So far I’ve been defending the Pentagon’s unfortunate actions. But what grieves me more has to do with the cause of Christ. Ironically, the U.S. Army seems to have a better grasp on Christian charity than does one of our most prominent evangelists. And Christians who wear this incident as a badge of persecution are taking their eye off the evangelistic ball. This is a perfect opportunity to learn the truth about Islam without caricature. Committed Christians can do so without agreeing with or embracing the teachings of Islam.

More importantly Christians can use this incident to perfect their evangelistic strategies. I believe Franklin Graham means well, but in his boldness (and ignorance) he seems to forget his evangelistic mission. Calling another major world religion evil does nothing to win people to Christ. It does not speak the truth in love. It is not preaching the good news of Jesus.

Make no mistake: I want everyone to know and follow Jesus. It is because of that desire that I cringe whenever anyone, particularly a prominent evangelist of the gospel of Jesus says something that stands in the way of the advancement of gospel of Jesus Christ. But the opportunity to tell the truth in love remains.

Saturday, May 08, 2010

Tony’s Annual NDOP Rant I

I am a fan of the National Day of Prayer. But the precarious nature of the observance has reached higher heights than it did a year ago, when I expressed my uneasiness about it. This year I opted to offer my National Day of Prayer thoughts after the fact so that I comment on what has happened more than on what people fear might happen.

First of all, President Obama, like all of his presidential predecessors since Harry Truman, once again offered a proclamation of the National Day of Prayer. This year’s proclamation is outstanding in its specificity. Along with his specific prayers he gets specific about his belief in the constitutionality of the act.

Whether it is unConstitutional as a federal court has deemed is beyond my understanding of Constitutional law. The President obviously disagrees with the ruling and will be appealing the decision. What is clear to even my simple mind is that Presidents have issued prayer proclamations since George Washington. And similar proclamations were issued even before we had a Constitution!

No court ruling can take away the people’s right to gather annually (in case they are not praying daily) to pray for their country. No judge can declare a DAY unconstitutional, only certain state observances of a particular day. So the ruling and the ensuing controversy seem mostly silly to me.

And those who try to make this into another manufactured example of President Obama as un-American and unChristian are not paying attention.

Saturday, March 20, 2010

And Then It Got Personal

Laura and I had health insurance when I first started supporting health care reform. I had already been laid off from my job of 19 years, but because of my former company's generosity, I still had insurance. I spoke in support of reform measures even though it strained many of my personal relationships and even though the proposed bills were far from ideal. I criticized and supported because I was convinced that something needed to be done soon about the lack of health care options for many and the inadequate, unsustainable options for most Americans.

When my health insurance ran out, my wife and I went without for a while, but we eventually bought temporary insurance while I still had a steady income, again thanks to my former company. Good thing. One day very shortly after we purchased insurance, my wife came home from a cleaning job in extreme pain. I took her to the ER, and we learned that she had blood clots in her lungs brought on by treatments for menopause symptoms. She was in the hospital for five days.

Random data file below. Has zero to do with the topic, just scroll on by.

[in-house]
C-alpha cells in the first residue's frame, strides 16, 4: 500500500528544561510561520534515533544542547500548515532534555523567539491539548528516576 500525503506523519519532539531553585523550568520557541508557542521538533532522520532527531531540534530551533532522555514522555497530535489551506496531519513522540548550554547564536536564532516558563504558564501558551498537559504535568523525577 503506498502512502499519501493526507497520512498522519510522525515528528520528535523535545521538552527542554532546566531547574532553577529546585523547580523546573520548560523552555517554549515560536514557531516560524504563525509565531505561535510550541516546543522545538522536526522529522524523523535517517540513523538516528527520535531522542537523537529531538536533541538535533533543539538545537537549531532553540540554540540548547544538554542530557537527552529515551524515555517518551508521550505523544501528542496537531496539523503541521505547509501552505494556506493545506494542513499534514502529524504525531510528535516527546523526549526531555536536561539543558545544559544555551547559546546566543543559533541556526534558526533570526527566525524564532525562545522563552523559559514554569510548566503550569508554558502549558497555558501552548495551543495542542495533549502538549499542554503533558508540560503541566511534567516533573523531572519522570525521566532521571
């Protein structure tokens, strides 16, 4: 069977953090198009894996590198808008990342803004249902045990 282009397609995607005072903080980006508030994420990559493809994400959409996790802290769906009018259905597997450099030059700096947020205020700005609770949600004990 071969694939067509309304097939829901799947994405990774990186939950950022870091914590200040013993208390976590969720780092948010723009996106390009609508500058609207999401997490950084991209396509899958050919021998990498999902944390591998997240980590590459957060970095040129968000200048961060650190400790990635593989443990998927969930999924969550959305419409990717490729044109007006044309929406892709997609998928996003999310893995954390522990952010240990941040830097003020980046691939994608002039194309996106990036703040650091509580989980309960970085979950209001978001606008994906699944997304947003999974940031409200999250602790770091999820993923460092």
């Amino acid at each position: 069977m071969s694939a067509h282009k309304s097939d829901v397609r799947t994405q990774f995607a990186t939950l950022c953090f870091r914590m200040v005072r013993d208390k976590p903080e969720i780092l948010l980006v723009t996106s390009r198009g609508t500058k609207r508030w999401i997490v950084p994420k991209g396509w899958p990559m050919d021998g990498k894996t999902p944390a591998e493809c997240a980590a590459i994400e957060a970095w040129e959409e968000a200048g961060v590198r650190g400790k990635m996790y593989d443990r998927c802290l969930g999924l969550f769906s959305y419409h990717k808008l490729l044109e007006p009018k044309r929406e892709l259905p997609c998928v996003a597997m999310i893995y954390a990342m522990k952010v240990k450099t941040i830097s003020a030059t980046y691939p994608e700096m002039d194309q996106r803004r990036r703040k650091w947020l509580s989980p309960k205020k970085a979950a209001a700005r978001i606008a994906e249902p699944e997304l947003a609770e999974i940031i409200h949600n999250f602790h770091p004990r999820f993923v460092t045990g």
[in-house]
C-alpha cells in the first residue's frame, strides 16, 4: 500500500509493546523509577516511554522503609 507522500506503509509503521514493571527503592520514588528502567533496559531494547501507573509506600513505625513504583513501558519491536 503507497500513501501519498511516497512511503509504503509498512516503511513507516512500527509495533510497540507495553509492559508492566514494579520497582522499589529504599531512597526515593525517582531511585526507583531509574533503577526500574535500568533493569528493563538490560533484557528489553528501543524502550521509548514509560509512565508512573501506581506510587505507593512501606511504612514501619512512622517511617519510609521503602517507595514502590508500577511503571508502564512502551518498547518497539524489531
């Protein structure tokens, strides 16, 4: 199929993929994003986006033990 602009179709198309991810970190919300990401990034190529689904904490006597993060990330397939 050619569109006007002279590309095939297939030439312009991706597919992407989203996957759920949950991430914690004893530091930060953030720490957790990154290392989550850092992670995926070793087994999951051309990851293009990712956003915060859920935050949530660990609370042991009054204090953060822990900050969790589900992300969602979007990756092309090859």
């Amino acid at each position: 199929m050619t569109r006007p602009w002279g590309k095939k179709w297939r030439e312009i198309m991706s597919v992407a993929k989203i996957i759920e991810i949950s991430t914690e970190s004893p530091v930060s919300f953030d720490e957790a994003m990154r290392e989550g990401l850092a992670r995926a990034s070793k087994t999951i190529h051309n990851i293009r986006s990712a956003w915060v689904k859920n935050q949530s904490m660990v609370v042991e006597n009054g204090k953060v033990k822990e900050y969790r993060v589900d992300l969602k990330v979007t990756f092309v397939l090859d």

The stay would have been much longer if not for the unrelenting efforts of a hospital community worker who negotiated and manipulated the insurance company and drug company, playing them against each other and finally securing thousands of dollars of treatment that Laura was allowed to receive at home. Had we stayed in the hospital longer, insurance would have cut us off.

That hospital worker's efforts were not lost on us, because in reality, it is the rare patient who gets that kind of treatment. God alone knows why that grace was wasted on us. And we will never forget it. But it is no substitute for comprehensive, reliable, responsible health care. Hope for special attention is not the answer for millions of Americans. I maintain that it should not be the answer for ANY Americans.

In a few weeks Laura felt sharp pain again. She was able to see her doctor who, after some testing, determined that she needed gall bladder surgery. We contacted a surgeon, and as we were awaiting an appointment date, our insurance lapsed. When we can afford it, we can purchase new insurance. But Laura's surgery will not be covered, as it is now a "pre-existing condition."

We've asked our friends and have learned that we do have options: We've been assured by a health care professional that we can

1. Wait for a painful, life-threatening gall bladder attack, then rush Laura to the ER where they MUST treat her (and fight about the payment later)
2. PRETEND that Laura is experiencing a painful, life-threatening gall bladder attack and they MUST treat her (and fight about the payment later)

None of the options available to us offer the peace of mind that we need to care adequately for our health.

One (on again, off again) friend of mine and opponent of the current health care reform measures reminds me that this discussion is truly about health INSURANCE reform. He is right. Unfortunately even for those with insurance the current system steals the peace of mind that a word like "insurance" seems to promise. Premiums continue to go up as benefits go down. This is why I maintain that, while the current House health care bill falls woefully short of what Americans truly need, it deserves support because it  moves us in the right direction. The bill